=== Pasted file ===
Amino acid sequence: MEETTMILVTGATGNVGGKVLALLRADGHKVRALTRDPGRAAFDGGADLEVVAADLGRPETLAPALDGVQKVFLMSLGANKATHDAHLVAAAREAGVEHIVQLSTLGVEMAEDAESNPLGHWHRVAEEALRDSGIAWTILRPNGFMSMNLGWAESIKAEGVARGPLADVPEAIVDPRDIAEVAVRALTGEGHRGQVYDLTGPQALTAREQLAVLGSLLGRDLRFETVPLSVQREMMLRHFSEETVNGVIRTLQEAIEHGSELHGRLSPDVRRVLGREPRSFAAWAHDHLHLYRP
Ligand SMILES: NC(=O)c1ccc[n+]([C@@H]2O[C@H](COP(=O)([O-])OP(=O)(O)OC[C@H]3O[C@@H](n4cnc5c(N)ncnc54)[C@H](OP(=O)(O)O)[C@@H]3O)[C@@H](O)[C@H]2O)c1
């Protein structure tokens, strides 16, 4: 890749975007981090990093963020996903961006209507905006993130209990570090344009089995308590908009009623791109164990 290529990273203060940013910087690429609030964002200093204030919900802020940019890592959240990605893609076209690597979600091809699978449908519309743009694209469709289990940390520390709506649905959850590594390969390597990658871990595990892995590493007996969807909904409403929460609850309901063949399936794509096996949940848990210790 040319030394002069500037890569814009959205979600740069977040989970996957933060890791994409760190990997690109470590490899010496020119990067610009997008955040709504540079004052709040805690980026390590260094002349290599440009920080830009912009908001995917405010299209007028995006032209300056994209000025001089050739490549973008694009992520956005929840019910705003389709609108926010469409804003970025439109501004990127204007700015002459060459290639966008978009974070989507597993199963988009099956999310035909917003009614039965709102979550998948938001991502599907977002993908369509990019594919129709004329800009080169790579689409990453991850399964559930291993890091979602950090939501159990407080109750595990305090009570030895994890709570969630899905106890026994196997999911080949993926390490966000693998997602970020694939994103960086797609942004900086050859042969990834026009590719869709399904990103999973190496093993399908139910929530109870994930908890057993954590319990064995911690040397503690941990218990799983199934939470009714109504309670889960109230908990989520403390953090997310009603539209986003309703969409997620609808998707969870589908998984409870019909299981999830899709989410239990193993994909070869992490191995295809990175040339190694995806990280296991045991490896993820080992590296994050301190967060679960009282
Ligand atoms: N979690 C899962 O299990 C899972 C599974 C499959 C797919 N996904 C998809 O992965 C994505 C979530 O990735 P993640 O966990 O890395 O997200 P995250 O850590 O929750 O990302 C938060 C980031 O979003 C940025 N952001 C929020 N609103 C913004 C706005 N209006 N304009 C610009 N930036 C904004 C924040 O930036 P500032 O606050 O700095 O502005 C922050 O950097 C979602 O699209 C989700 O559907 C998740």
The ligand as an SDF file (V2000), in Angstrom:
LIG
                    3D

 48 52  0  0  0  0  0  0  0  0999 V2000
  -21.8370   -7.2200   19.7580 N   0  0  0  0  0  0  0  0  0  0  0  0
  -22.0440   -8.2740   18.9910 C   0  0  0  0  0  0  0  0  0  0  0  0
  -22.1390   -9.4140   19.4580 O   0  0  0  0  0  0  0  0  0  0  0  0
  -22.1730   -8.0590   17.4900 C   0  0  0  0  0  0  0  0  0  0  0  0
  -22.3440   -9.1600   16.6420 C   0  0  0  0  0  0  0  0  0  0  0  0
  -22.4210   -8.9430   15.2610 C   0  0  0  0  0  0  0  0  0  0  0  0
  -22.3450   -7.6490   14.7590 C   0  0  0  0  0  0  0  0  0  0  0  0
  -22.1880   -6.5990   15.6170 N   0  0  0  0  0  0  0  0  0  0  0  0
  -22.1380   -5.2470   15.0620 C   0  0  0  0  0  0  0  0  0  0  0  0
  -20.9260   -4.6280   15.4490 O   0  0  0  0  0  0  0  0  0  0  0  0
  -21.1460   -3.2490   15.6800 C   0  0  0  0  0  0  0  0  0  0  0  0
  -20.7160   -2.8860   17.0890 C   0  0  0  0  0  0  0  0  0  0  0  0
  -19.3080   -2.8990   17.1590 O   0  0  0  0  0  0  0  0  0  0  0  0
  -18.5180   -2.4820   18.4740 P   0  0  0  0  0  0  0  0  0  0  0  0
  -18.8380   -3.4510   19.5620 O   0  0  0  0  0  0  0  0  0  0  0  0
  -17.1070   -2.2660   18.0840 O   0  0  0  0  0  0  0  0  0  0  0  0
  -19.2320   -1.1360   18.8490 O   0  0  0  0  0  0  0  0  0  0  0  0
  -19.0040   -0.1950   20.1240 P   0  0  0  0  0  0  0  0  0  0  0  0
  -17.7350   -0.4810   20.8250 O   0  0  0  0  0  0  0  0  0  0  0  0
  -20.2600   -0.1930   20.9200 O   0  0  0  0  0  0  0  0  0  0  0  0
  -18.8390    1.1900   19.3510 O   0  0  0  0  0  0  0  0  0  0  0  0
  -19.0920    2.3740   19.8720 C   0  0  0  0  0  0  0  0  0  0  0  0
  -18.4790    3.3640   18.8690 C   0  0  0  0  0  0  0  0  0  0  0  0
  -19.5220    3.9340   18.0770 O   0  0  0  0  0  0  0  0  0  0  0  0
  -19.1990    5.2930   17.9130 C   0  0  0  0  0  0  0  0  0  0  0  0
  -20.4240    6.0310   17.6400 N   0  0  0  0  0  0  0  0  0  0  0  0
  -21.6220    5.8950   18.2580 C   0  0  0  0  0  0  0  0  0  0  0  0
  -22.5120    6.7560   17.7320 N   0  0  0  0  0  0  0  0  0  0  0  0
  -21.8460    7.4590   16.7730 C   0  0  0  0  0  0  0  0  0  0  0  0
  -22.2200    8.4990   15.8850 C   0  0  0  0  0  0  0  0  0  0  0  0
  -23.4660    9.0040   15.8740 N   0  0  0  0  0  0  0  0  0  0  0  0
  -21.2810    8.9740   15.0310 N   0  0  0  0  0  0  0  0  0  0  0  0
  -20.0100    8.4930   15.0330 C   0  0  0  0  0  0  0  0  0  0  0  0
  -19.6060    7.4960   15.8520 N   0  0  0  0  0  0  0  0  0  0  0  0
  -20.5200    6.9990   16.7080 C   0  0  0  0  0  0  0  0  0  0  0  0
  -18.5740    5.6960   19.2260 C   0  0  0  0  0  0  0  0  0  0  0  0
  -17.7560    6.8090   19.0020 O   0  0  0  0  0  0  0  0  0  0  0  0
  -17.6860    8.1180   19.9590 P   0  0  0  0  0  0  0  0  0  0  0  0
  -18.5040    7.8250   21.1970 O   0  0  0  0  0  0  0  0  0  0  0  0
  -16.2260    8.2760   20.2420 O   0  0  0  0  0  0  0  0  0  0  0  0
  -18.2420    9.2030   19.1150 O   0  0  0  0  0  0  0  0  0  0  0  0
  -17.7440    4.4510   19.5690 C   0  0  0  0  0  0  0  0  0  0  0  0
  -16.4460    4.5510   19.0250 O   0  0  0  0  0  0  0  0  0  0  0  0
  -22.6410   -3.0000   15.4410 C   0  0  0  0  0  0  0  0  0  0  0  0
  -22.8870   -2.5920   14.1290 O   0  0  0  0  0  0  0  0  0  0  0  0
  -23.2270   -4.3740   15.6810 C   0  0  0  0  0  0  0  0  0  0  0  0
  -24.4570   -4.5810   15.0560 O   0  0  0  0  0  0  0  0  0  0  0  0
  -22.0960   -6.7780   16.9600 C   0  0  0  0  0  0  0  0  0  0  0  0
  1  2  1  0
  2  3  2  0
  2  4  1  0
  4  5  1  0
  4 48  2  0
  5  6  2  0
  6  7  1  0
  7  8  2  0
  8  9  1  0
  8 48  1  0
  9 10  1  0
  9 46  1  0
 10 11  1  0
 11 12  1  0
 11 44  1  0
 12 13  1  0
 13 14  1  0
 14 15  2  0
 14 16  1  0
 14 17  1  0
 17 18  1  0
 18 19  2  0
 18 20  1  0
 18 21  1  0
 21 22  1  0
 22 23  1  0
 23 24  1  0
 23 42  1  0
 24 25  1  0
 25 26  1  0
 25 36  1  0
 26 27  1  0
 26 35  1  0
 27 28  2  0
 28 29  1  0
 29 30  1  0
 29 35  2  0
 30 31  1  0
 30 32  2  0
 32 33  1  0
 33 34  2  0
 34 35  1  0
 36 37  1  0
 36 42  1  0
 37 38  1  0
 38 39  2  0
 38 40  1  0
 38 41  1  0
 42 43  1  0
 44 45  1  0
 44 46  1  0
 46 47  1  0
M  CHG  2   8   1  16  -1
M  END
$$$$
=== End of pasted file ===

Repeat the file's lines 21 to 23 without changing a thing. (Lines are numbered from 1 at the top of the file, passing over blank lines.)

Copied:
  -19.3080   -2.8990   17.1590 O   0  0  0  0  0  0  0  0  0  0  0  0
  -18.5180   -2.4820   18.4740 P   0  0  0  0  0  0  0  0  0  0  0  0
  -18.8380   -3.4510   19.5620 O   0  0  0  0  0  0  0  0  0  0  0  0